If you think about what I just described, there's only one piece of technology that is consistent across all of those things that I just talked about, and that is the network. And so, what's happening is a lot of the things that have to occur to help them navigate this need to happen in the network. And so, that's where this whole policy automation strategy that we have is really important because for them to be able to deal with applications running anywhere, deal with users operating anywhere, the data flows and the traffic flows are nothing that look like what led them to architect their networks the way they did a decade ago. And then couple that with security and the fact that security -- you're not protecting a perimeter anymore. So, it's not about a big, fat, honking firewall. It's about an architecture that really does have integrated security from the network to the cloud to the edge to email where you're building a comprehensive integrated strategy where you're seeing threats in one area, and you're protecting across all those domains.

So, to answer your question, I think that two years ago, we had to convince customers that this is what we felt. And today, I'd say most enterprise customers -- they could present the whole set of slides to you before we even start talking about the challenges they face and the importance of the network going forward.

James Faucette -- Morgan Stanley -- Analyst

Okay. Thanks a lot.

Chuck Robbins -- Chairman and Chief Executive Officer

Hey, thanks for the last question. Thank you. I want to thank all of you for joining us today. I'll make a few closing comments. First of all, our teams have executed incredibly well in light of a very complicated macro and geopolitical environment that we find ourselves in. Our engineering teams over the last few years have delivered on innovation to a point where I will tell you that our portfolio is in the best shape it's been in years. And I think we are in a very good position with our customers based on the strategies that they're deploying going forward. And I have a high degree of confidence in our ability to execute.

When you look to the future, there's two elements that we have to consider. There's the geopolitical macro issues. And we'll continue to navigate them to the best of our ability. And then there's our own execution which I think is probably near the peak of what our teams have done in quite a while. So, we feel good about where we are. There's obviously a lot of variables, a lot of complexities. But we're pleased with what we accomplished last quarter. We feel good about next quarter. And we're gonna continue to execute. Thanks for joining us.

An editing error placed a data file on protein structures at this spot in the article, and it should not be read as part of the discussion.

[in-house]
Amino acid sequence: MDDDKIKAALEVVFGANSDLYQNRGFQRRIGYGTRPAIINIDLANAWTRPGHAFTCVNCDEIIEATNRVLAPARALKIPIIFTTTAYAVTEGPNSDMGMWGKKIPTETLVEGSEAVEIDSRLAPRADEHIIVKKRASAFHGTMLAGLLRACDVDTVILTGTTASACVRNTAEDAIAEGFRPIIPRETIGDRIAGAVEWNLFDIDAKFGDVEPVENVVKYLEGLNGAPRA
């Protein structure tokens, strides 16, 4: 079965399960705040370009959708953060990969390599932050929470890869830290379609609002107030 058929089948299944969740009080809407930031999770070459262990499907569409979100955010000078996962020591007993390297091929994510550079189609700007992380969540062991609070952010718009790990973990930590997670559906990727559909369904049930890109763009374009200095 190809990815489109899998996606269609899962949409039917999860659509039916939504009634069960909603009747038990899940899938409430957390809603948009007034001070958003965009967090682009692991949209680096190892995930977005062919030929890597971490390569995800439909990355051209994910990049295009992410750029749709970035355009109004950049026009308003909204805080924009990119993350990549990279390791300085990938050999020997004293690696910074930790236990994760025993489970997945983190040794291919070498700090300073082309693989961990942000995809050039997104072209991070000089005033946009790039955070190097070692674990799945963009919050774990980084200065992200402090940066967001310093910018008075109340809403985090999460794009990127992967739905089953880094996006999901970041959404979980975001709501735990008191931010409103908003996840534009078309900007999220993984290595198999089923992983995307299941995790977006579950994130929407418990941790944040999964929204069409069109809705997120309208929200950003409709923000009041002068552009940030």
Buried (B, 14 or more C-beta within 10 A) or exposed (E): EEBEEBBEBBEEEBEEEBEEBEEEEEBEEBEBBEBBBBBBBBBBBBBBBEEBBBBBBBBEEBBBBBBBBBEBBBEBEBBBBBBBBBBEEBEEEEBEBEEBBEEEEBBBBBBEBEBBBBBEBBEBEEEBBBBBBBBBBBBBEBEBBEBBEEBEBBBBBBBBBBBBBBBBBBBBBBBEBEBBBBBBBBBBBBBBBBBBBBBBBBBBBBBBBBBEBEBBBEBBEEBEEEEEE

Marilyn Mora -- Head of Investor Relations

Thanks, Chuck. And I'm just gonna wrap up here. Cisco's next quarterly earnings conference call which will reflect our fiscal 2019 third quarter results will be on Wednesday, May 15th, 2019 at 1:30 PM Pacific Time, 4:30 PM Eastern Time. Again, I'd like to remind the audience that in light of regulation FD, Cisco's policy is not to comment on its financial guidance during the quarter, unless it's done through an explicit public disclosure. We now plan to close the call. If you have any further questions, feel free to contact Cisco's Investor Relations Department. And we thank you very much for joining today's call.

Operator

And thank you for participating on today's conference call. If you would like to listen to the call in its entirety, you may call (800) 391-9851. For participants dialing from outside the US, please dial (203) 369-3268. This concludes today's call. You may disconnect at this time.
Duration: 49 minutes

Call participants:

Marilyn Mora -- Head of Investor Relations

Chuck Robbins -- Chairman and Chief Executive Officer

Kelly Kramer -- Chief Financial Officer

Jim Suva -- Citi Global Markets -- Analyst

Vijay Bhagavath -- Deutsche Bank -- Analyst

Rod Hall -- Goldman Sachs -- Analyst

Paul Silverstein -- Cowen & Co. -- Analyst

Ittai Kidron -- Oppenheimer & Co. -- Analyst

Samik Chatterjee -- JPMorgan -- Analyst

Tal Liani -- Bank of America -- Analyst

Tejas Venkatesh -- UBS -- Analyst

Pierre Ferragu -- New Street Research -- Analyst

Sami Badri -- Credit Suisse -- Analyst

Steve Milunovich -- Wolfe Research -- Analyst

James Faucette -- Morgan Stanley -- Analyst